OLED TV shipments
OLED TV shipments are predicted to rise to to 2.1m units in 2015. [Image Source: iSuppli]

In an email LG boasted to Bloomberg, "LG is prepared to ramp up quickly to take the lead in the OLED segment."

Samsung TV
LG's new set gives it a head start on rival Samsung Display [Image Source: Flickr]
Sony Corp. (TYO:6758) was the first to sell an OLED TV debuting the 11-inch XEL-1 in Japan for roughly $2,000 USD back in 2007.  Sold exclusively in Japan and at low volume, the tiny, expensive set was viewed as somewhat of a flop.  Sony eventually pulled the plug on XEL-1 sales in 2010.  Regardless, Sony continued to pour money into its OLED offerings.

Struggling with profitability, Sony latest move was to partner with domestic display rival Panasonic Corp. (TYO:6752).  The pair will look to produce technology for new OLED display sets to be launched sometime in 2013 or 2014.

Sources: LG Electronics, Bloomberg

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RE: Fit it
By Argon18 on 1/2/2013 4:27:47 PM , Rating: 1
I don't know about fragile, but what's the point of the thinness? Look at the stand it's sitting on - still several inches deep. It has to be, or it wouldn't balance, it would fall over. So what difference does it make, if the panel is 1/4" thick, or 1" thick or 2" thick? You won't ever see the difference sitting on your couch. Why pay a premium for unneeded thinness?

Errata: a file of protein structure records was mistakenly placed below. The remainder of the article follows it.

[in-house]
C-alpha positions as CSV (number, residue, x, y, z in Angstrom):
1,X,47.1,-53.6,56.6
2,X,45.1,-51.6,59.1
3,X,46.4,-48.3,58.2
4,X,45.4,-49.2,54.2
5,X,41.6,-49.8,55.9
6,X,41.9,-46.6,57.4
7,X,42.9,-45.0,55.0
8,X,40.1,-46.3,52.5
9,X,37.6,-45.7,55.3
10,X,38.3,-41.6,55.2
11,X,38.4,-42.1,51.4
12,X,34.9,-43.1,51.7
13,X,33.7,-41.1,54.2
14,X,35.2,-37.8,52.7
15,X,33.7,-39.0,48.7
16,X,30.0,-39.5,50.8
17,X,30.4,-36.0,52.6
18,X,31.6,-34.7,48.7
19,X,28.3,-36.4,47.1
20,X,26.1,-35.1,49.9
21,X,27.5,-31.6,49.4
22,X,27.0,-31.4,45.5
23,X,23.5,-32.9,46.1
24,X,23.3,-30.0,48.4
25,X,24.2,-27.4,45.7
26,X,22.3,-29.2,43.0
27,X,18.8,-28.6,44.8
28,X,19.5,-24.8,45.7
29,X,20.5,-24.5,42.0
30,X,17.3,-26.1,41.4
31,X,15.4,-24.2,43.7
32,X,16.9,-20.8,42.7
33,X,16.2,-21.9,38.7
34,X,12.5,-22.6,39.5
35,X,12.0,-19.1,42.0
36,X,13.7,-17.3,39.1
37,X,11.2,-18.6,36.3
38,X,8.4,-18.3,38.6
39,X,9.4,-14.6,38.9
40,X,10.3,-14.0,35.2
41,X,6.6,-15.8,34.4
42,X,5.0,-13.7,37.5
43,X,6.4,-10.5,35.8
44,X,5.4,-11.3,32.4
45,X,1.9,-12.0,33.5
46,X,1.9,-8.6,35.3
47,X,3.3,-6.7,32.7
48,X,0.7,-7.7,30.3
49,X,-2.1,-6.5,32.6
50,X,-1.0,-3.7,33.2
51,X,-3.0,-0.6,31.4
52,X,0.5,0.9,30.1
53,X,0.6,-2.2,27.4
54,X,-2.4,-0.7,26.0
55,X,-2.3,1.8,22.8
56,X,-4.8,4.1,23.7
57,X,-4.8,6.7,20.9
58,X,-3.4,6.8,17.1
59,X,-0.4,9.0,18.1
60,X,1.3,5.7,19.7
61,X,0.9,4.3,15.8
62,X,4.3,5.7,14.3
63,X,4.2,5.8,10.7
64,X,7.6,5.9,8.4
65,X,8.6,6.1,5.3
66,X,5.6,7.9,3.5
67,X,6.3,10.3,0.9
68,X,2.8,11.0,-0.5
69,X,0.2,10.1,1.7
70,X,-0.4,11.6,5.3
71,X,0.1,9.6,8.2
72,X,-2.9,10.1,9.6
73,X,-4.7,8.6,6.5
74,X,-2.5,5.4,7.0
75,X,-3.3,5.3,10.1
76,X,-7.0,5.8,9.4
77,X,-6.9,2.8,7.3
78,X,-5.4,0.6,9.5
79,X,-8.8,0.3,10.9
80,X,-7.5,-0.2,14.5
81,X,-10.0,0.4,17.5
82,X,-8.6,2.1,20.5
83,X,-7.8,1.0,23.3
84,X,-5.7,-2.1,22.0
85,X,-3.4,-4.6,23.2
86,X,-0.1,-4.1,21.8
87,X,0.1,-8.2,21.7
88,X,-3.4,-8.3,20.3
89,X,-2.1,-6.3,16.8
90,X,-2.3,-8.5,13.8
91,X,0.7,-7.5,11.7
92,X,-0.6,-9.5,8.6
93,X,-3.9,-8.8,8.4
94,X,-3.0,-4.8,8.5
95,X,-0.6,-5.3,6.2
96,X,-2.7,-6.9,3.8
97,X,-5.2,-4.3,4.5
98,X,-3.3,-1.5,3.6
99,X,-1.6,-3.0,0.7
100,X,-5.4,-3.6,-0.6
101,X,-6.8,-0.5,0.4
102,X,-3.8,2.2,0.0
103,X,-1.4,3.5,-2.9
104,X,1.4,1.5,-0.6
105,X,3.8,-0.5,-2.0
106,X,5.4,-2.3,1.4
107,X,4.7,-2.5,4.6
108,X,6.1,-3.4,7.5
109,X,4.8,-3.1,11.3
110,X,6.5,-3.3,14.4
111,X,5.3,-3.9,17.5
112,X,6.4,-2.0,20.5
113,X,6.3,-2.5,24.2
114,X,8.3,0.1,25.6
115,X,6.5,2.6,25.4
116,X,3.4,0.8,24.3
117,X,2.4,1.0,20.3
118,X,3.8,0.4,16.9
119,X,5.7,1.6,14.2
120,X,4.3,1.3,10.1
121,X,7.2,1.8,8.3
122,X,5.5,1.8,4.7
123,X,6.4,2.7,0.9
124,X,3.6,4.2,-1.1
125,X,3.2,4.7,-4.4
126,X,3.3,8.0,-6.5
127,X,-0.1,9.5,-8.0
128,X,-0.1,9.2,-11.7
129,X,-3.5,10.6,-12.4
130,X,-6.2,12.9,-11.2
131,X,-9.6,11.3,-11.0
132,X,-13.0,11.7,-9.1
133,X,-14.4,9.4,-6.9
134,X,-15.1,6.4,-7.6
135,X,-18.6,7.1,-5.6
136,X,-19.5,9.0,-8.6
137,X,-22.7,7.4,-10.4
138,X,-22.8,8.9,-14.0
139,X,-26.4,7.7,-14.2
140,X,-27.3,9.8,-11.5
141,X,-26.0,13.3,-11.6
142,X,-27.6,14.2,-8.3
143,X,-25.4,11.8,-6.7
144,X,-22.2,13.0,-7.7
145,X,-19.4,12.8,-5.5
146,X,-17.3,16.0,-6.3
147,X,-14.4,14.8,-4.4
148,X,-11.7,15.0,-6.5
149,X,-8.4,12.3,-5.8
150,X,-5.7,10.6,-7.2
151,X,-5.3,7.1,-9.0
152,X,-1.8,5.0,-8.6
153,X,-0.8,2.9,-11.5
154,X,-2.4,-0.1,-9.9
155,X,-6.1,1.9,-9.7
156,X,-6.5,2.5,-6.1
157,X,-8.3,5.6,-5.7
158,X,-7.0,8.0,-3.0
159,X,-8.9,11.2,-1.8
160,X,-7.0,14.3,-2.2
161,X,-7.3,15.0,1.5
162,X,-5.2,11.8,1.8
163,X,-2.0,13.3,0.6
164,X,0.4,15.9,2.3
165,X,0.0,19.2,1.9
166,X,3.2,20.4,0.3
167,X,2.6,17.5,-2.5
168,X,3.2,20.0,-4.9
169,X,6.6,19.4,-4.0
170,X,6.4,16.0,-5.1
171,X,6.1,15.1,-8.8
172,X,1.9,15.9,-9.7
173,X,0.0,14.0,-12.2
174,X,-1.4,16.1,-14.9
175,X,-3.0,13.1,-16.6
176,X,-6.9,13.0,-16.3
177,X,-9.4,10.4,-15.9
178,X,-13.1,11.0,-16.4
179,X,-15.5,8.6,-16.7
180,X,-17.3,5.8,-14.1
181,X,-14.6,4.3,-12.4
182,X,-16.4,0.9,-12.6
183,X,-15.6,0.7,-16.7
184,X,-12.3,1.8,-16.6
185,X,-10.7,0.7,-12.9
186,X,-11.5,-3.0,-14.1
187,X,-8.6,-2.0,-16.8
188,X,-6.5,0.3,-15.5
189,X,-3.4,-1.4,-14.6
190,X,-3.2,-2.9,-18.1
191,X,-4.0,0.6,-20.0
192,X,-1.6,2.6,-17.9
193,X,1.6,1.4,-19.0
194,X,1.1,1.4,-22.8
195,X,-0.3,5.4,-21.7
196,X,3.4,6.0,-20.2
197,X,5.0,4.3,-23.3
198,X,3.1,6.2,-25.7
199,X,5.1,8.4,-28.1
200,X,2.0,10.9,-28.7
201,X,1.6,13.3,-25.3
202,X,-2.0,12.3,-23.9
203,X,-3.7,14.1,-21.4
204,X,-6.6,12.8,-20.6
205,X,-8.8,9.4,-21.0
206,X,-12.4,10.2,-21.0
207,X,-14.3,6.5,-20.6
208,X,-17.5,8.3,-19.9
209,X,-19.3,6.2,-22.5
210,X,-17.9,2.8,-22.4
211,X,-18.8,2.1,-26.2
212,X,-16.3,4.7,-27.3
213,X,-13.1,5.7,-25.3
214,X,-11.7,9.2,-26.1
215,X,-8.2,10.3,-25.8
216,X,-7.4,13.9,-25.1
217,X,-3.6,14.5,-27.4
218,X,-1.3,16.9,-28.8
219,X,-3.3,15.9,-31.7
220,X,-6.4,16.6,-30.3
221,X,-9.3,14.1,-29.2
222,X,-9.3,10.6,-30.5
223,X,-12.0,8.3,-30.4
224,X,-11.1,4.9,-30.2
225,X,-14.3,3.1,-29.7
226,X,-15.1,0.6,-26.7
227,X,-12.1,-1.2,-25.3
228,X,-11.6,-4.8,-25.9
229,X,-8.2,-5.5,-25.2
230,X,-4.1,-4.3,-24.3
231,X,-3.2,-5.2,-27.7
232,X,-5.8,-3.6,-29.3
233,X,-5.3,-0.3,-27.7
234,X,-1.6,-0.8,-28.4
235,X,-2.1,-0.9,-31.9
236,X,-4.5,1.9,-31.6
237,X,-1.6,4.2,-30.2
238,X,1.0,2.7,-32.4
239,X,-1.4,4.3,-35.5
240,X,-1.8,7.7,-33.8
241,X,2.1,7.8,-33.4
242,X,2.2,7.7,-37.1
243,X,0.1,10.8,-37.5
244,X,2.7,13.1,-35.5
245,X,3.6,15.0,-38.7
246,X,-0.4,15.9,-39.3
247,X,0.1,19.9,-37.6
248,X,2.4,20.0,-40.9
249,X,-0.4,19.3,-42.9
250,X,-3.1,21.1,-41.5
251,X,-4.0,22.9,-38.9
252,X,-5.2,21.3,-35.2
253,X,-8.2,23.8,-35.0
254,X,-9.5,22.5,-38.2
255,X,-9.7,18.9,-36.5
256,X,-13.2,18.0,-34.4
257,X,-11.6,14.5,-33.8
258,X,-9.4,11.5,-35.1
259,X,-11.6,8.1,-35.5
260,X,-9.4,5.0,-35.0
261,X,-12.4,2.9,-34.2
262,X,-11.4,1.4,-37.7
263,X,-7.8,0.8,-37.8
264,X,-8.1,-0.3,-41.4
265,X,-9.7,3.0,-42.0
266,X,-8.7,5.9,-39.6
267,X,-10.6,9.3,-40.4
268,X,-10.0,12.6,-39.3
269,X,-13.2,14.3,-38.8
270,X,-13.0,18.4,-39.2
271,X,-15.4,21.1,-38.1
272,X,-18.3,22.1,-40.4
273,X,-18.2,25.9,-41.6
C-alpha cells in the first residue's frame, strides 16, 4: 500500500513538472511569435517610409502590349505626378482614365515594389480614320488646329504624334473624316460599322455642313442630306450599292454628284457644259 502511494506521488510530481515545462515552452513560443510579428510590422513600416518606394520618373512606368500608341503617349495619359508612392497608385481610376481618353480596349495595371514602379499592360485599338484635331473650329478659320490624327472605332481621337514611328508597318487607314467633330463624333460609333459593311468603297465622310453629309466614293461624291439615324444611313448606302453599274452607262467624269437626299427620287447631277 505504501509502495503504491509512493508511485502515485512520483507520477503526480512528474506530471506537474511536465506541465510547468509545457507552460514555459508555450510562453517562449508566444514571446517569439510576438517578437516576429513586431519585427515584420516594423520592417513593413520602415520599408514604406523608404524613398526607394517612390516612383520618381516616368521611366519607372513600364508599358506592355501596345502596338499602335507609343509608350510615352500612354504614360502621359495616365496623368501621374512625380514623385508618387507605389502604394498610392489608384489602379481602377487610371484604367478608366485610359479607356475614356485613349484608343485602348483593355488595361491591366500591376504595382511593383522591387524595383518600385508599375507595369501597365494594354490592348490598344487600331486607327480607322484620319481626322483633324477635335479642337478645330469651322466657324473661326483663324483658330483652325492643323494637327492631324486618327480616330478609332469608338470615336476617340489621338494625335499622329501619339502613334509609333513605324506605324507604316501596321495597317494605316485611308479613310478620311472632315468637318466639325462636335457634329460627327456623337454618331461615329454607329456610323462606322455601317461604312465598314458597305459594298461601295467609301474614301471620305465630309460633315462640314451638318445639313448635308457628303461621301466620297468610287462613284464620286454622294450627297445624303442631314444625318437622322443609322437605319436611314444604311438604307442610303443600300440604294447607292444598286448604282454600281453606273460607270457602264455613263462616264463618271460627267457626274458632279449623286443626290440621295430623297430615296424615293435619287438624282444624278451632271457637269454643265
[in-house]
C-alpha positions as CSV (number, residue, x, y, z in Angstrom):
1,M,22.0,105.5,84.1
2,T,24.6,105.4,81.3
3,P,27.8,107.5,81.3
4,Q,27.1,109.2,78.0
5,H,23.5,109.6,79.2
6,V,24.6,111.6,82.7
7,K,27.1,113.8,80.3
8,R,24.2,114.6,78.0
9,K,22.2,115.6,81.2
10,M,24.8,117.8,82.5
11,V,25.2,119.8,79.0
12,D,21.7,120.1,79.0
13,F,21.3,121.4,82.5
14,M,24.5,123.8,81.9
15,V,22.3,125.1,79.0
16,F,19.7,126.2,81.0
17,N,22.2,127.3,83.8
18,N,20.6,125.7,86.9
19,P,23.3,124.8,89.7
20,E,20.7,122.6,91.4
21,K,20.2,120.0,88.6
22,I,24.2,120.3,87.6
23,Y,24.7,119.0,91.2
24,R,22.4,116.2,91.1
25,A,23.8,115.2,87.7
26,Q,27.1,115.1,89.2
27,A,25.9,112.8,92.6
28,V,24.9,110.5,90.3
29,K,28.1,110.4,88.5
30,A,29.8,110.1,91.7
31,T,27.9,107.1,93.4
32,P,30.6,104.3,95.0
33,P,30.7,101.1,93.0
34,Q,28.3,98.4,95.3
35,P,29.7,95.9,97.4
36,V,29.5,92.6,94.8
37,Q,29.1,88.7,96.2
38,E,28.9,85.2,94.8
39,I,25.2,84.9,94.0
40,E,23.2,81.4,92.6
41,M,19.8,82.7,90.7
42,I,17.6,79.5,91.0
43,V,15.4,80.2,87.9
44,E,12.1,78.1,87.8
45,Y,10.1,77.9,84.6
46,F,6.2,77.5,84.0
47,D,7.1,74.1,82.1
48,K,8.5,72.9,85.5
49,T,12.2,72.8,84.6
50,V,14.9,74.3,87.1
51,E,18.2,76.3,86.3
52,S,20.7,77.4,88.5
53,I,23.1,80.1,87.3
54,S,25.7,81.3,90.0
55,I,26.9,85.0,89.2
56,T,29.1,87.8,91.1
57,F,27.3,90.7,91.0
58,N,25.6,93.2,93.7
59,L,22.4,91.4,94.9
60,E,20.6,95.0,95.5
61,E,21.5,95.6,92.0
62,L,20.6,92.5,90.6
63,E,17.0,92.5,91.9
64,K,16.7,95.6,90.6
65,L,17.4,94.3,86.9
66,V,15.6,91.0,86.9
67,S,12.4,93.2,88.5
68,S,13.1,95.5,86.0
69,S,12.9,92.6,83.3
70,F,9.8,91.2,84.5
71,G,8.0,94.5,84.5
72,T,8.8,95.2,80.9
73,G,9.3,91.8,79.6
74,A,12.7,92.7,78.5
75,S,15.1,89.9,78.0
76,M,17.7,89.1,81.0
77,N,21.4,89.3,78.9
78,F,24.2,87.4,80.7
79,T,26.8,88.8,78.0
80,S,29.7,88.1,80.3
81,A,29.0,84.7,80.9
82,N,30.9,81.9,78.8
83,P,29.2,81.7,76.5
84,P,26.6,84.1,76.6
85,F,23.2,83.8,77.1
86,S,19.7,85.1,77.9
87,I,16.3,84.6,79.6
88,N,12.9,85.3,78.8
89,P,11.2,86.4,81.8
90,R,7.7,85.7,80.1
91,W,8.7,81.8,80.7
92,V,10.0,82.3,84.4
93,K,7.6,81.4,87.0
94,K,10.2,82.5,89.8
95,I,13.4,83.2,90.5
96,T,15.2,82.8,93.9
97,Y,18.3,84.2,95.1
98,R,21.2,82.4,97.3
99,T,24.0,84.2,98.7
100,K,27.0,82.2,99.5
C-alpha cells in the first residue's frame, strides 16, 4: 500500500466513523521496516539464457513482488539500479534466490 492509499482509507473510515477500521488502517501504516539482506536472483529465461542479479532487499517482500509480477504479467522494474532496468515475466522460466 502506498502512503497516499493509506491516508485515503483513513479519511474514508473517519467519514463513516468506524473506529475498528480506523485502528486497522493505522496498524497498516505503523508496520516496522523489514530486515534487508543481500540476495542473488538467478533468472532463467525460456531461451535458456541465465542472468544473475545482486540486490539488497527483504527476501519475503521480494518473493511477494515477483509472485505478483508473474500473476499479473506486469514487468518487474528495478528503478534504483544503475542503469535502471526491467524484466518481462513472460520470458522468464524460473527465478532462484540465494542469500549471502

The only advantage to thin would be hanging it on a wall. But then again, to wall hang, you need a VESA mount, and if the mount is thicker than the TV, then what's the point of the thin TV?

Seems like thin for its own sake, rather than for any practical purpose.

RE: Fit it
By hubb1e on 1/2/2013 6:28:33 PM , Rating: 2
You don't need a VESA mount to hang a picture on the wall do you? These sets will be thin enough to hang like a picture on the wall. And OLED is inherently flexible so don't worry too much about stiffness.

RE: Fit it
By mcnabney on 1/3/2013 10:16:19 AM , Rating: 3
The electronic circuit boards in these things AREN'T flexible. There is a reason that displays have rigid frames solidly attached to their VESA mounts.

RE: Fit it
By messele on 1/7/2013 3:56:29 PM , Rating: 2
What, so like a picture you are supposed to screw an eyelet into the back of your TV where the screw thread is longer than 4mm. That'll look great sticking through the front of the screen...

Silliest thing I've read today and that took some beating.

Some sort of mount is essential and the lack of one is a real handicap. It looks as though all the electronics are fitted in the base so that wont even be removable...

RE: Fit it
By Cincybeck on 1/9/2013 2:35:30 AM , Rating: 2